Before SWAN, CHASE and FRANK, Circuit Judges.
The collision occurred in British territorial waters between British and American vessels. The British vessel is owned by libellant, a British corporation which has its office and place of business in London, England. The parties have stipulated that the claimant-appellee, owner of the American vessel, is liable for 75% of the damages of libellant, owner of the English vessel. The dispute centers around one item consisting of the amount paid for the repairs, to libellant's ship, made in this country by Todd Shipyards. The other items in issue here represent expenses and losses incurred in pounds by libellant before devaluation. If the view we take of the rule applicable to Item 36 is correct, our reasoning applies a fortiori to those items, and we shall therefore center our discussion on Item 36.
The bill for those repairs, $118,840.03, was not paid to Todd by libellant but was paid to Todd in dollars by the United States War Shipping Administration. This amount was debited by the United States against the credit of the British Government (a credit apparently established under the Lend-Lease agreement). Libellant reimbursed the British Government by paying it 29,525.9.6. At the time of each of those payments, those pounds had an exchange value of $118,840.03. At the date of the decree, due to the intervening devaluation of the pound, 29,525.9.6 had an exchange value of $82,671.33. The district court awarded libellant that sum for that item. Libellant argues that the award should have been $118,840.03.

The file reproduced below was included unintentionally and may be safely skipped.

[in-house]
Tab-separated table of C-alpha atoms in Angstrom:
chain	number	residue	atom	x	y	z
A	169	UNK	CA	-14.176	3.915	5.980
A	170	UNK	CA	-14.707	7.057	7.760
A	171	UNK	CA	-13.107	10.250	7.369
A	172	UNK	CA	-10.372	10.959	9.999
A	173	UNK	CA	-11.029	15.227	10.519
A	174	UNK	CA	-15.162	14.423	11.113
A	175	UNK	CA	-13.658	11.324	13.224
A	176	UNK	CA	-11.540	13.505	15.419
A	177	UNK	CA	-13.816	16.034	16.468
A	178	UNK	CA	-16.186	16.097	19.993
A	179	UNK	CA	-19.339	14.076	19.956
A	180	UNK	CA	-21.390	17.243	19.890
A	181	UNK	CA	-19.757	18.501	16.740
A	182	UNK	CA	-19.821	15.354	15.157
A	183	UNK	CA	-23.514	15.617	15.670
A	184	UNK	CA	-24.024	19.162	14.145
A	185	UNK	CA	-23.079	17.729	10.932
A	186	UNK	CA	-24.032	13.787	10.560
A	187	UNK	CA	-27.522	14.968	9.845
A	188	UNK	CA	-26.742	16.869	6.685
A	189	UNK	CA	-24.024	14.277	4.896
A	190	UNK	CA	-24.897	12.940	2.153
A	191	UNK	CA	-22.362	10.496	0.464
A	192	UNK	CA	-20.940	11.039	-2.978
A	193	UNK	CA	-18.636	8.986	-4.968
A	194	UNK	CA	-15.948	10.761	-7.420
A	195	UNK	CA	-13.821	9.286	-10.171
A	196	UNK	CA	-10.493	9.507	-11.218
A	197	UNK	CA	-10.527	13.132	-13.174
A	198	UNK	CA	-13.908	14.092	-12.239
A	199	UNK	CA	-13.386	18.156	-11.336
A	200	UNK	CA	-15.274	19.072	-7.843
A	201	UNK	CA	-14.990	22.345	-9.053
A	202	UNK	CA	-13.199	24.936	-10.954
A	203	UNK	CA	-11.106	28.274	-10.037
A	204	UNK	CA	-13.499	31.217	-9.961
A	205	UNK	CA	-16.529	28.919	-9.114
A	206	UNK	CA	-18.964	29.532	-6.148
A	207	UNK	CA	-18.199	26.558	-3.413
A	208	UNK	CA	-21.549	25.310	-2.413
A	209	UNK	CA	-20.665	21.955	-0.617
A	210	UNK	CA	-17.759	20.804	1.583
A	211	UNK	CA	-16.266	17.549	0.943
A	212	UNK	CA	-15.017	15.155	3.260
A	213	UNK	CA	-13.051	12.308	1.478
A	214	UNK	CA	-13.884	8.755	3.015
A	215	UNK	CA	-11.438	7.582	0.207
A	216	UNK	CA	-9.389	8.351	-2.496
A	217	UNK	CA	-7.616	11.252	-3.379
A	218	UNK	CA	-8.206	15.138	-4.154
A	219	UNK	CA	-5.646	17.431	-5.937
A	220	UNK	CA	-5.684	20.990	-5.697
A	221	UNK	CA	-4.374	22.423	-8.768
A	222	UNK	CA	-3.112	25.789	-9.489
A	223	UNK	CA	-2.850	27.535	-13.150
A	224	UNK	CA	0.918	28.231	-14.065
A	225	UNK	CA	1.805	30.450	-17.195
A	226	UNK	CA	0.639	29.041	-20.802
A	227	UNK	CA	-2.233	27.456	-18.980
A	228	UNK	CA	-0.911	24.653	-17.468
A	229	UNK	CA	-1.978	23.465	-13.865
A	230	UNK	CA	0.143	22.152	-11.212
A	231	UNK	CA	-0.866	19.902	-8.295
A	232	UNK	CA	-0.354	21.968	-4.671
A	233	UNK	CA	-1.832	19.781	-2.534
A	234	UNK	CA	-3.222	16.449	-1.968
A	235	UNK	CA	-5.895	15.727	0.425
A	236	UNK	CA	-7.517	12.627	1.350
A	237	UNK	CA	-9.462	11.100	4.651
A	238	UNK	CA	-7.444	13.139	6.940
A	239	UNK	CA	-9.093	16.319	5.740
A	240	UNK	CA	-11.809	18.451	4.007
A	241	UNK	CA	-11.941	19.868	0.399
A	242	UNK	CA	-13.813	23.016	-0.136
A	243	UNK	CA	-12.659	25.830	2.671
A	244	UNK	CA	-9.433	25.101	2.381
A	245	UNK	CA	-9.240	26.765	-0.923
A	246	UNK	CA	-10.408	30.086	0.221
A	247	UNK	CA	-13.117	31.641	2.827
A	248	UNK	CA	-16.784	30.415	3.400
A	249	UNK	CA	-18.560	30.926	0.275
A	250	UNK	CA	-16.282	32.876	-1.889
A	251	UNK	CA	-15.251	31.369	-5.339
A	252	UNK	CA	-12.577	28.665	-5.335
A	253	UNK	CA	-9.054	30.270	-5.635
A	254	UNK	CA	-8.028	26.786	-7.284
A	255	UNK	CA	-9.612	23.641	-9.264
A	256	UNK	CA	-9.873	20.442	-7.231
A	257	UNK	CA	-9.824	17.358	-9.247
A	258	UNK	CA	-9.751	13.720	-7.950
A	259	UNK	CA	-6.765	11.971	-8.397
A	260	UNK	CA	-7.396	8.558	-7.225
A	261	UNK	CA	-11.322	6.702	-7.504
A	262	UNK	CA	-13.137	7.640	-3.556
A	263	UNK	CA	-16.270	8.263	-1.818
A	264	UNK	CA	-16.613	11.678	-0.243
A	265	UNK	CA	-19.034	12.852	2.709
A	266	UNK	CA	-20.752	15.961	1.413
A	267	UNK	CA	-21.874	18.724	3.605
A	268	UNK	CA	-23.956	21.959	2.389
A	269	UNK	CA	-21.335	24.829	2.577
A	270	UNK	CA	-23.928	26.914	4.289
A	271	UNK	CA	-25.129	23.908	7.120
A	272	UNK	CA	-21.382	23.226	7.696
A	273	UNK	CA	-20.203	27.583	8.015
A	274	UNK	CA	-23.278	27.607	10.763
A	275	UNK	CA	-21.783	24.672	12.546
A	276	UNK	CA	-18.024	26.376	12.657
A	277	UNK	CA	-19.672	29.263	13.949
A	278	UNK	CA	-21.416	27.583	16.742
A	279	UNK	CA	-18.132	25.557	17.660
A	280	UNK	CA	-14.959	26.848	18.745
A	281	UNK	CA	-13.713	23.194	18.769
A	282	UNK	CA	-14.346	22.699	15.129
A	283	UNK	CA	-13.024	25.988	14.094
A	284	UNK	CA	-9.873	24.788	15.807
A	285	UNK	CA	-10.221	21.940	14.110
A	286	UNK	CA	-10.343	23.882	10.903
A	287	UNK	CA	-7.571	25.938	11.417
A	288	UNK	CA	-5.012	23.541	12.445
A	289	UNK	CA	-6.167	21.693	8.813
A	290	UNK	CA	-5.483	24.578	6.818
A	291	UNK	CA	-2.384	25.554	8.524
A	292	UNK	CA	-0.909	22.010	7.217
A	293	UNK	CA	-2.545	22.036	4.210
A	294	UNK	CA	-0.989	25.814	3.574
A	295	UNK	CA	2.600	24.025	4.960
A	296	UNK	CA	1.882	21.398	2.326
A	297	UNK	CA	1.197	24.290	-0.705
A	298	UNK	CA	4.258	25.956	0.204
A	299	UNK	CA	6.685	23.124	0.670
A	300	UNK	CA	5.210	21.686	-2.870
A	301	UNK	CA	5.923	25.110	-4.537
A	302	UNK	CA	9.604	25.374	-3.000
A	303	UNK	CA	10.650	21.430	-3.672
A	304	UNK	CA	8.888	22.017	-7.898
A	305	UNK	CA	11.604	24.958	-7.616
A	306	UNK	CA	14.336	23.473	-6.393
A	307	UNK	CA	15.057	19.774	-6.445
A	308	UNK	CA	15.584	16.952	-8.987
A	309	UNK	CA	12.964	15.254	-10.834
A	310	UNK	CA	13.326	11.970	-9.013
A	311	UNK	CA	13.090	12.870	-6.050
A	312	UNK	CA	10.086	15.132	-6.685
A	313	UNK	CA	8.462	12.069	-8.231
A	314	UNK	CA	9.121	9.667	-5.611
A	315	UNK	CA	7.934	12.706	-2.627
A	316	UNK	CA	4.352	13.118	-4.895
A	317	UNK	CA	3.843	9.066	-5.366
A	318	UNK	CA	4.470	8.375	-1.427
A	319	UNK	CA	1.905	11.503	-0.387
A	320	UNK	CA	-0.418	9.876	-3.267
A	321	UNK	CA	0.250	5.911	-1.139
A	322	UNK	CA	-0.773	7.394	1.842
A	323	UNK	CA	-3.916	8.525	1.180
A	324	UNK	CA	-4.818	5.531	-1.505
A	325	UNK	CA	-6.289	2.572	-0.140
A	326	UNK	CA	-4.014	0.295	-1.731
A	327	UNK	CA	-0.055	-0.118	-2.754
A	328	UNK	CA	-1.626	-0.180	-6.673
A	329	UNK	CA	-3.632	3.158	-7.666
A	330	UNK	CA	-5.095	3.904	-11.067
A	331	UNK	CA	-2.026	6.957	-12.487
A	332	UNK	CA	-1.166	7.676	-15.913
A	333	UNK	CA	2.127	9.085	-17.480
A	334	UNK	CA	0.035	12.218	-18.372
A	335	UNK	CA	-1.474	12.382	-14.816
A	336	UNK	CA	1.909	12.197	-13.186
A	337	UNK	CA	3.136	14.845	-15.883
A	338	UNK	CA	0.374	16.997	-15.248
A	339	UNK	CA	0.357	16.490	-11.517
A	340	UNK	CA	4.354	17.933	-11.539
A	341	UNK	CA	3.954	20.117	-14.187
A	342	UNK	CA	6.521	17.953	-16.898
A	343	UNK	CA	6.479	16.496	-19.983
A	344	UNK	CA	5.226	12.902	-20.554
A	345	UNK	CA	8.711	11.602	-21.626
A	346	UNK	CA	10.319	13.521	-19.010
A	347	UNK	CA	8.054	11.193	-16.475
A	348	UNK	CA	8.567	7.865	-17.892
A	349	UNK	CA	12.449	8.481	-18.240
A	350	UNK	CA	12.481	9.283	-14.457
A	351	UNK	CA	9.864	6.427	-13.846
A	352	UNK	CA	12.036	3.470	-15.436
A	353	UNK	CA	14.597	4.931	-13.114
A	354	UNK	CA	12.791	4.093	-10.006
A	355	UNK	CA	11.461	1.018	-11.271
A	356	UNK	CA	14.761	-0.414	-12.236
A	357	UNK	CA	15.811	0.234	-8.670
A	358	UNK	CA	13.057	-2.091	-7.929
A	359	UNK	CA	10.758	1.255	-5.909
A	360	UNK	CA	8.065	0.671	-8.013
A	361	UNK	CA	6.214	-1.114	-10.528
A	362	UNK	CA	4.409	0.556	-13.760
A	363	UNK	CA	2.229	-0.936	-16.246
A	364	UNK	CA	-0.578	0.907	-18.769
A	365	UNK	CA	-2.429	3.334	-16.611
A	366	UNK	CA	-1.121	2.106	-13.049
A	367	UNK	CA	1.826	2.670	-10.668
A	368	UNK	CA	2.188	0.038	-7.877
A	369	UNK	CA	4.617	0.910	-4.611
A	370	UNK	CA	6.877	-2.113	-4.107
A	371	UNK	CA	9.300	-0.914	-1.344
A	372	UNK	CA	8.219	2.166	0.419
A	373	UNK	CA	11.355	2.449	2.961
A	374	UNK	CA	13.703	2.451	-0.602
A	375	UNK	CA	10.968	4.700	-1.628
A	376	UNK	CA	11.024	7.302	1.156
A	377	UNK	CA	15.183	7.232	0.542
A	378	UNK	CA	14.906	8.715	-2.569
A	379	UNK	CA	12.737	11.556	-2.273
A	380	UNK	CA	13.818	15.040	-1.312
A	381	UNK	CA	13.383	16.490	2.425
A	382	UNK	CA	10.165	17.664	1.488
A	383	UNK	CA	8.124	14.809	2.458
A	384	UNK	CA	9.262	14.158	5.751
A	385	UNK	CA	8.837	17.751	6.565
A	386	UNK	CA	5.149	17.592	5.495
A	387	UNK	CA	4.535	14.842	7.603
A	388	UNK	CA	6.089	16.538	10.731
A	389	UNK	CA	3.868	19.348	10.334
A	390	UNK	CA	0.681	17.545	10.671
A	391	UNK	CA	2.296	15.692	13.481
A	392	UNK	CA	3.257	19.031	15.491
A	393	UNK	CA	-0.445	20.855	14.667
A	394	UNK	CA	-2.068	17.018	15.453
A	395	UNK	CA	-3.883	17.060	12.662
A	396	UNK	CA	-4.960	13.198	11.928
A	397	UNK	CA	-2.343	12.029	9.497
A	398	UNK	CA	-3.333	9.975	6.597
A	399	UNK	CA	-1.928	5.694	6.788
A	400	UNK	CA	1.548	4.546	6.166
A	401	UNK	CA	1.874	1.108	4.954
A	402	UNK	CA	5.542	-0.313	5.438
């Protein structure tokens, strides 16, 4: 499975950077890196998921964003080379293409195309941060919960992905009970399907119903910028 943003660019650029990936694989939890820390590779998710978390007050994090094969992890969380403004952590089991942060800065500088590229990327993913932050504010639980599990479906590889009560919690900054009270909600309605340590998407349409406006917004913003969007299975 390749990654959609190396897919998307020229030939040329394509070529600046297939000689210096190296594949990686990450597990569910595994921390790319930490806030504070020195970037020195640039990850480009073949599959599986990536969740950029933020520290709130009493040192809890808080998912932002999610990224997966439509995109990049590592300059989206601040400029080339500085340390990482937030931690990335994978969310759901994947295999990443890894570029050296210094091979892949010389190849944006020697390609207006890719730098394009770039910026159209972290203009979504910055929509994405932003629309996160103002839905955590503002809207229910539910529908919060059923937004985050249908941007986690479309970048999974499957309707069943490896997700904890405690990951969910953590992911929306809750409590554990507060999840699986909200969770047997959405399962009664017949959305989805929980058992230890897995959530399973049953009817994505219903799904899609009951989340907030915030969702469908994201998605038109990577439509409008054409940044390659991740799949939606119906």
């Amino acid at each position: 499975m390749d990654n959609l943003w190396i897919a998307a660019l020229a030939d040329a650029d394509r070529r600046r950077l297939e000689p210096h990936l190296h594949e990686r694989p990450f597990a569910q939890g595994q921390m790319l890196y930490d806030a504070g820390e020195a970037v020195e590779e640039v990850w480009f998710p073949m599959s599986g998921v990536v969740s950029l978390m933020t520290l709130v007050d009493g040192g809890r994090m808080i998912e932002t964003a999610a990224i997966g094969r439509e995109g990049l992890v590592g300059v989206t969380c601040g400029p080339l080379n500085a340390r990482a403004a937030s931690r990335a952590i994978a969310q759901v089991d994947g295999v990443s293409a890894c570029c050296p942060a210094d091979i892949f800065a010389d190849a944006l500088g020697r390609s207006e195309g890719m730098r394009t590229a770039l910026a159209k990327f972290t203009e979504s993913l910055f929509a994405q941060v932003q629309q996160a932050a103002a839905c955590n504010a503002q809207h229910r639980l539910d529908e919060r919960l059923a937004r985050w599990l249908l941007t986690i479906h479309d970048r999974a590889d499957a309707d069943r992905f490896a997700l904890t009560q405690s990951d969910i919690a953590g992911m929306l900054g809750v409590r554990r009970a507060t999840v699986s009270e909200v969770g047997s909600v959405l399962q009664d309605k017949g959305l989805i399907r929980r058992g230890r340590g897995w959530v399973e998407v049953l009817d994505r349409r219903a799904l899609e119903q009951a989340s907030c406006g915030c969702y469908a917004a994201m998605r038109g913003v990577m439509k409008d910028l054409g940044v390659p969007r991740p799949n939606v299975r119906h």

The type of problem here, because of the time element, has been said to involve a consideration of a "fourth dimension - namely that of time."*fn1 Since it also apparently involves an attempt to coordinate the currencies of two different national systems, a mathematical-minded legal philospher might suggest the application of the general theory of relatively,*fn2 which seeks to formulate "laws" for all coordinate physical systems and thus to attain uniformity.*fn3 Happily, this court is spared any such Einsteinian effort,*fn4 for the Supreme Court has worked out a solution which we must accept.